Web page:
You'll Want 'I Want'
And it wants YOU
Within seconds of entering Gas Hall you'll sense that the Young Turks of the Birmingham Museum team have stuck their necks out on I Want! I Want!, the city's latest and loudest exhibition. It's a fearless and feverish experience quite unlike anything BMAG have previously put their name to, and you can almost hear the gallery's old guard wriggling with discomfort from the safety of the Staffordshire Hoard. Let them wriggle. This is thorny, boundary-busting stuff that hits and misses and hits again.
The crowds are drawn, phones in hand, by Tony Ziegler's towering pineapple sculpture made using computer-aided design. It sums up — if a whopping, stealth bomber of a fruit can sum anything up — the exhibition's theme: Work by artists who have all been influenced by the rapid development of technology. There's an at times sinister menagerie of computer animation, video, audio, photography, drawing and gaming technology to test your mettle.
The title is inspired by I Want! I Want!, an etching created by the artist William Blake over two hundred years ago. It depicts a tiny figure standing before a celestial ladder that leads up to the crescent moon. The image acts as a metaphor for humankind’s ability to dream and turn ideas into reality. But reality goes missing on regular occasions throughout this most unreal of exhibitions.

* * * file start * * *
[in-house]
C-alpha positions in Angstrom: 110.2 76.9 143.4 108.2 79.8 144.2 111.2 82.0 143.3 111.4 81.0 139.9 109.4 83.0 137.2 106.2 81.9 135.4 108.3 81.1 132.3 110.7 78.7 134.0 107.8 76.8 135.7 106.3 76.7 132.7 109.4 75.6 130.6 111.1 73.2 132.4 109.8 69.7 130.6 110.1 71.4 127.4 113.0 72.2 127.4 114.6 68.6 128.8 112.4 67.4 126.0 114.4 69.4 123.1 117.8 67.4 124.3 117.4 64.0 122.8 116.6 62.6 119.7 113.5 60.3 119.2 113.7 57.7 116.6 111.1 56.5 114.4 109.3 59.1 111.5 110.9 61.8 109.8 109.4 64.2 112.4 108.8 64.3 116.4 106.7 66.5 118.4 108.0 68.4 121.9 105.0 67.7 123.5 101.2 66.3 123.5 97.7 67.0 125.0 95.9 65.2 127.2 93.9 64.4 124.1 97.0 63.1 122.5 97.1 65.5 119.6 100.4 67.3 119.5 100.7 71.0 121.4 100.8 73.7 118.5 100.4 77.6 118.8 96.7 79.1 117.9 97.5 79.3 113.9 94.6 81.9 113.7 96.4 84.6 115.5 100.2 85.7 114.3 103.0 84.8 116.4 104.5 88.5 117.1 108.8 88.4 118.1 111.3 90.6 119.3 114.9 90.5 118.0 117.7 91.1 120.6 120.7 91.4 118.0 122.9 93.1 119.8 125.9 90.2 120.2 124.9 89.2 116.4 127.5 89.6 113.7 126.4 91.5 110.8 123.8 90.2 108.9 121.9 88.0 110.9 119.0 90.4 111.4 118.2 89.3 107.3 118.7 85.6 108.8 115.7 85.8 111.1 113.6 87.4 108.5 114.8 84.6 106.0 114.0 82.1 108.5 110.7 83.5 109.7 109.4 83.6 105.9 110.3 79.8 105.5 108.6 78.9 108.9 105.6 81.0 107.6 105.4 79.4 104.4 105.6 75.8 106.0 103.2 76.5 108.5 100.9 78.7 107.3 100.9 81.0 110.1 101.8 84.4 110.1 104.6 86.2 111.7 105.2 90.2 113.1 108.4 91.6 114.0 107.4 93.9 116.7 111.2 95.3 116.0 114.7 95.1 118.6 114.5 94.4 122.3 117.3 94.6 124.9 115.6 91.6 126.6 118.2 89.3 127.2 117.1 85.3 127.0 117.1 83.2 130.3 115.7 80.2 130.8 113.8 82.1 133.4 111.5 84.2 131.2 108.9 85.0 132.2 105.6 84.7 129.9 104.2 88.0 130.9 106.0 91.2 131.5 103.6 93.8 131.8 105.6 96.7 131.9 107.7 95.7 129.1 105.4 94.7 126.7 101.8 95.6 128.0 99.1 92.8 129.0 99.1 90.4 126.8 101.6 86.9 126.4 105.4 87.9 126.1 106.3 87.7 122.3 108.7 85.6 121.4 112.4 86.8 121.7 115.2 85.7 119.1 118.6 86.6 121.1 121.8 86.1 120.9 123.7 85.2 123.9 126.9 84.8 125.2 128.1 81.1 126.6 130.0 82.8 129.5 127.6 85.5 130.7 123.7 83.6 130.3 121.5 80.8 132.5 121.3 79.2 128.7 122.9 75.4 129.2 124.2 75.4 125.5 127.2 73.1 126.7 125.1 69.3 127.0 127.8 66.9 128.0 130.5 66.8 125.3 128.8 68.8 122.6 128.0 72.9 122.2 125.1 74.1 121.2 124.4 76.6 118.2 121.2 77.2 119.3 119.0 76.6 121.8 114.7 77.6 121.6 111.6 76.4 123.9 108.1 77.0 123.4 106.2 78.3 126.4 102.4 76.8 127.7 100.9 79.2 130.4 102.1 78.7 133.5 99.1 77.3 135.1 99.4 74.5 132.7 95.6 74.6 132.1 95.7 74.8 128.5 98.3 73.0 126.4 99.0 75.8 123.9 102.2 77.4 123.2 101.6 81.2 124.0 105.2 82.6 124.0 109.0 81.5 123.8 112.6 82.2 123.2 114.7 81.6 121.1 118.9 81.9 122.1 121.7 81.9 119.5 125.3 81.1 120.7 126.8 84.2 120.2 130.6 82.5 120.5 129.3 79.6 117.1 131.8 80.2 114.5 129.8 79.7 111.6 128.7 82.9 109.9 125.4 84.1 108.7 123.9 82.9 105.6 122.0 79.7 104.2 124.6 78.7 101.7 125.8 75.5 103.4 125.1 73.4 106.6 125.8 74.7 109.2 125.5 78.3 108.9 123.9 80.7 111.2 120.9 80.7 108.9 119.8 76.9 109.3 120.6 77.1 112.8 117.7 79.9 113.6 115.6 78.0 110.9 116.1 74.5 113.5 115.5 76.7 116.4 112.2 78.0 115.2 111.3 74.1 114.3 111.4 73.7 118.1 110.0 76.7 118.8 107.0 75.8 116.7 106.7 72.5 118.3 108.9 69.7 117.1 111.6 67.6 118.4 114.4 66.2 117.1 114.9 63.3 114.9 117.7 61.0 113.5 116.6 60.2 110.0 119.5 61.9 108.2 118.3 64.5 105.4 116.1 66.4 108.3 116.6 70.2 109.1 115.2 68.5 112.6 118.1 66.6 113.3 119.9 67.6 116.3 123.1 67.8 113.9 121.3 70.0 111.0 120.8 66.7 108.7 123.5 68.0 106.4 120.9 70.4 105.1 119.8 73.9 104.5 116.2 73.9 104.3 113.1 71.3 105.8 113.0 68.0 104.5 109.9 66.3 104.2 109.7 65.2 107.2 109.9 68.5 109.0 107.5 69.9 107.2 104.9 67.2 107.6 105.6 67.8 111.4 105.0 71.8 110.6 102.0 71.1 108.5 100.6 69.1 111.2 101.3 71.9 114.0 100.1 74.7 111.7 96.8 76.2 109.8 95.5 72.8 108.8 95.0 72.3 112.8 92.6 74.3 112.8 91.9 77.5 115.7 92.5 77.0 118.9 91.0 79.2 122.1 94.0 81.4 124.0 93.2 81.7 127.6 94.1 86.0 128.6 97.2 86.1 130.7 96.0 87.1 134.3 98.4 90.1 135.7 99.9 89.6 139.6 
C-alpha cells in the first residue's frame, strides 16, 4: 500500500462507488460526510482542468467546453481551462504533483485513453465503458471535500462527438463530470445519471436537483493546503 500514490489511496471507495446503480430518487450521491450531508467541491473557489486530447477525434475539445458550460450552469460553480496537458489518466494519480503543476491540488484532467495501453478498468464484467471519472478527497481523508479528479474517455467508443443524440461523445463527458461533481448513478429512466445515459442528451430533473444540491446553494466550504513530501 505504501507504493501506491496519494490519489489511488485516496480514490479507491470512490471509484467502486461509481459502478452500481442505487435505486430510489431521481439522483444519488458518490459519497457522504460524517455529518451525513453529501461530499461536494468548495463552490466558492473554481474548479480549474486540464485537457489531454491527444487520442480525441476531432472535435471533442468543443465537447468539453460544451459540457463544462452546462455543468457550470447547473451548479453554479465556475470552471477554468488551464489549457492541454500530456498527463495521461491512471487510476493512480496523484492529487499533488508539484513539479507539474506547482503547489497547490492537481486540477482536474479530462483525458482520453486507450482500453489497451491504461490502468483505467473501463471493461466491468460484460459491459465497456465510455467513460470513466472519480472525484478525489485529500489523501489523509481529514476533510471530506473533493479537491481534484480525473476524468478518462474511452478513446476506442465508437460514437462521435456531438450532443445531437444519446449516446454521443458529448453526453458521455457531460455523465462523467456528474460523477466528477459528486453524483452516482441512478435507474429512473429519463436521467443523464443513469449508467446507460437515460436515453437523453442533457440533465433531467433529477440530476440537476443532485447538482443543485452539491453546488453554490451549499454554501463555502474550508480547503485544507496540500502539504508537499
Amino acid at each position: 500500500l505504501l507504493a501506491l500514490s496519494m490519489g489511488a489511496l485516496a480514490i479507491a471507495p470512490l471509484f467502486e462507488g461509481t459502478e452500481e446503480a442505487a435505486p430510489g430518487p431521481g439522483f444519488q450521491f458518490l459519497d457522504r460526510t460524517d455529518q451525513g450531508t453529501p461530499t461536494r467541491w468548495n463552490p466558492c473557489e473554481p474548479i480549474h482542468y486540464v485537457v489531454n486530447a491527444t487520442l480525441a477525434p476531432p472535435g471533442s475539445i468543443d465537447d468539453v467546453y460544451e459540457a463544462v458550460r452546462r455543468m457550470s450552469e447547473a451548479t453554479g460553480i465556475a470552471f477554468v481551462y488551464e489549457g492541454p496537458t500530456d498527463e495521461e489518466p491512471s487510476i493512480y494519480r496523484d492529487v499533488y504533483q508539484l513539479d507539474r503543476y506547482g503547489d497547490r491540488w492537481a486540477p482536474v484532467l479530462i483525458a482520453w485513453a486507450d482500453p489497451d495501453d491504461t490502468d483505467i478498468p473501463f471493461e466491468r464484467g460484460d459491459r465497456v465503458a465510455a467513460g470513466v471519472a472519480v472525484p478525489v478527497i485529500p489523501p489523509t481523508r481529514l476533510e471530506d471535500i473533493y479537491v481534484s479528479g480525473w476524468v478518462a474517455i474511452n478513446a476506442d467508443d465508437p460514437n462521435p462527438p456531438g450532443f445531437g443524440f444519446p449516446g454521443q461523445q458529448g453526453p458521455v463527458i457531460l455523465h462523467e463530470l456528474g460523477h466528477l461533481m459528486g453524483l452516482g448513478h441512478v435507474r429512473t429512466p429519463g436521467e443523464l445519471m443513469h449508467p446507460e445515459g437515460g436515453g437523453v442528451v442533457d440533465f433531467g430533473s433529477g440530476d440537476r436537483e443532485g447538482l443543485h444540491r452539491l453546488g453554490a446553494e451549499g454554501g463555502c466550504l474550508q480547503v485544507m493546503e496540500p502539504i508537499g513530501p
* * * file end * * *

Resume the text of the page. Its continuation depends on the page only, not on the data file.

Probably the most ethereal experience, and undoubtedly the most unnerving work, is the candy-coloured nightmare stew that is Rachel Maclean's film Feed Me (above). The footage explores the commercialisation and sexualisation of childhood. Take in the full hour long, stomach hollowing experience, or catch just a minute or two. Either way the message resonates long after you've left
On a much needed lighter note there's Paul Pfeiffer's triple screen video sculpture showing three collapsing footballers, rolling around and clutching at fake injuries having gone to ground without an opposing player in sight. It's a comment on the rise and — literally — fall of sporting heroes. Elsewhere you'll find Girl In Two Halves by Clare Strand (pictured, below), one of a sequence of perturbing pics exploring trickery historically used in paranormal photography and magic.
And weirdness. Nought to 60 in 3 seconds, shirt in tatters weirdness on a level that takes this exhibition into truly brave territory. And Brummies owe it to BMAG to reward that bravery by going along. Even if it might cost you your sleep for a night or six. (I Want! I Want! is on until October 1 and entry is completely free. More)
IMAGERY: Rachel Maclean - Feed Me, 2015. Courtesy the artist and Arts Council Collection; Toby Ziegler - Portrait of C.L. (third version), 2006. Courtesy of the artist and Simon Lee Gallery, London / Hong Kong; Girl in Two Halves (2008, Clare Strand); Caryatids, by Paul Pfeiffer
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